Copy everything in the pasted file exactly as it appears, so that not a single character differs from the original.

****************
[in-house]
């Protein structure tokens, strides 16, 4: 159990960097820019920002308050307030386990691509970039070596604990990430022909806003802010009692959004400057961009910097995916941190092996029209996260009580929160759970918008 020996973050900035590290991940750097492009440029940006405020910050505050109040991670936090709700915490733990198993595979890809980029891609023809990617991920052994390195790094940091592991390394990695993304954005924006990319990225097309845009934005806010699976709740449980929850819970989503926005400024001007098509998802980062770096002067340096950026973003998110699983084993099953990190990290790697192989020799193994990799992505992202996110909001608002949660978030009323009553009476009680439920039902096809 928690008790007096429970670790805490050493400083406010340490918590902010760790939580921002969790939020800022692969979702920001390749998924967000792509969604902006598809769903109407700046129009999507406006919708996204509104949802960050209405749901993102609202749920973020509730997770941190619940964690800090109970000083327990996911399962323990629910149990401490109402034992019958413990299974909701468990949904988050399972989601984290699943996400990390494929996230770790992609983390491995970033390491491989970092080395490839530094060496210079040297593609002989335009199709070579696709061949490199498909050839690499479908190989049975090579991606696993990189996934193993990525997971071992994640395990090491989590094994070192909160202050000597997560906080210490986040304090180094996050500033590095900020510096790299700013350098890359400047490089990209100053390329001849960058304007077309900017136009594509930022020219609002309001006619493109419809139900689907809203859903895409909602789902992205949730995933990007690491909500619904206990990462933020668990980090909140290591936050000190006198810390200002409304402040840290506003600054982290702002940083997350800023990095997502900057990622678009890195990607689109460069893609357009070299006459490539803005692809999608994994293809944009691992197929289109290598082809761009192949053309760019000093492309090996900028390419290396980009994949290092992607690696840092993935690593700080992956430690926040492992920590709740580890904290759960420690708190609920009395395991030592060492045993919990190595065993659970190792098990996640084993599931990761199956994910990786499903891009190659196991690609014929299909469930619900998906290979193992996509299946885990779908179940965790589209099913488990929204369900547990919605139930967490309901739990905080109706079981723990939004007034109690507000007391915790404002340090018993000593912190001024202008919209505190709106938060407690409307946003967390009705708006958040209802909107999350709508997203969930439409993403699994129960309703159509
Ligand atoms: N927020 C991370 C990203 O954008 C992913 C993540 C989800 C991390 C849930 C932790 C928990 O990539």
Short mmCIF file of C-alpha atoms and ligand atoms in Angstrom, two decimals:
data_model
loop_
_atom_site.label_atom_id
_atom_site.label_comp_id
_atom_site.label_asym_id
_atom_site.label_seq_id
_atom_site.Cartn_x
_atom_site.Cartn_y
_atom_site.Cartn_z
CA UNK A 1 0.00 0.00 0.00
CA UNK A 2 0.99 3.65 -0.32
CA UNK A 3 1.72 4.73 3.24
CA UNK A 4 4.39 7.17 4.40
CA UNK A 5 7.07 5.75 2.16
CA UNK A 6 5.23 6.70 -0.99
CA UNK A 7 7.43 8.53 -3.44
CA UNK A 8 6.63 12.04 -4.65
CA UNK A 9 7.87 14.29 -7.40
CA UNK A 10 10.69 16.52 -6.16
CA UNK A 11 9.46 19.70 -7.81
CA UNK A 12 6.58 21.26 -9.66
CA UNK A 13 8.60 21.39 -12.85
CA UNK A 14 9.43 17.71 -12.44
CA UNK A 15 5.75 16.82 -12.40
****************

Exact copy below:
[in-house]
């Protein structure tokens, strides 16, 4: 159990960097820019920002308050307030386990691509970039070596604990990430022909806003802010009692959004400057961009910097995916941190092996029209996260009580929160759970918008 020996973050900035590290991940750097492009440029940006405020910050505050109040991670936090709700915490733990198993595979890809980029891609023809990617991920052994390195790094940091592991390394990695993304954005924006990319990225097309845009934005806010699976709740449980929850819970989503926005400024001007098509998802980062770096002067340096950026973003998110699983084993099953990190990290790697192989020799193994990799992505992202996110909001608002949660978030009323009553009476009680439920039902096809 928690008790007096429970670790805490050493400083406010340490918590902010760790939580921002969790939020800022692969979702920001390749998924967000792509969604902006598809769903109407700046129009999507406006919708996204509104949802960050209405749901993102609202749920973020509730997770941190619940964690800090109970000083327990996911399962323990629910149990401490109402034992019958413990299974909701468990949904988050399972989601984290699943996400990390494929996230770790992609983390491995970033390491491989970092080395490839530094060496210079040297593609002989335009199709070579696709061949490199498909050839690499479908190989049975090579991606696993990189996934193993990525997971071992994640395990090491989590094994070192909160202050000597997560906080210490986040304090180094996050500033590095900020510096790299700013350098890359400047490089990209100053390329001849960058304007077309900017136009594509930022020219609002309001006619493109419809139900689907809203859903895409909602789902992205949730995933990007690491909500619904206990990462933020668990980090909140290591936050000190006198810390200002409304402040840290506003600054982290702002940083997350800023990095997502900057990622678009890195990607689109460069893609357009070299006459490539803005692809999608994994293809944009691992197929289109290598082809761009192949053309760019000093492309090996900028390419290396980009994949290092992607690696840092993935690593700080992956430690926040492992920590709740580890904290759960420690708190609920009395395991030592060492045993919990190595065993659970190792098990996640084993599931990761199956994910990786499903891009190659196991690609014929299909469930619900998906290979193992996509299946885990779908179940965790589209099913488990929204369900547990919605139930967490309901739990905080109706079981723990939004007034109690507000007391915790404002340090018993000593912190001024202008919209505190709106938060407690409307946003967390009705708006958040209802909107999350709508997203969930439409993403699994129960309703159509
Ligand atoms: N927020 C991370 C990203 O954008 C992913 C993540 C989800 C991390 C849930 C932790 C928990 O990539």
Short mmCIF file of C-alpha atoms and ligand atoms in Angstrom, two decimals:
data_model
loop_
_atom_site.label_atom_id
_atom_site.label_comp_id
_atom_site.label_asym_id
_atom_site.label_seq_id
_atom_site.Cartn_x
_atom_site.Cartn_y
_atom_site.Cartn_z
CA UNK A 1 0.00 0.00 0.00
CA UNK A 2 0.99 3.65 -0.32
CA UNK A 3 1.72 4.73 3.24
CA UNK A 4 4.39 7.17 4.40
CA UNK A 5 7.07 5.75 2.16
CA UNK A 6 5.23 6.70 -0.99
CA UNK A 7 7.43 8.53 -3.44
CA UNK A 8 6.63 12.04 -4.65
CA UNK A 9 7.87 14.29 -7.40
CA UNK A 10 10.69 16.52 -6.16
CA UNK A 11 9.46 19.70 -7.81
CA UNK A 12 6.58 21.26 -9.66
CA UNK A 13 8.60 21.39 -12.85
CA UNK A 14 9.43 17.71 -12.44
CA UNK A 15 5.75 16.82 -12.40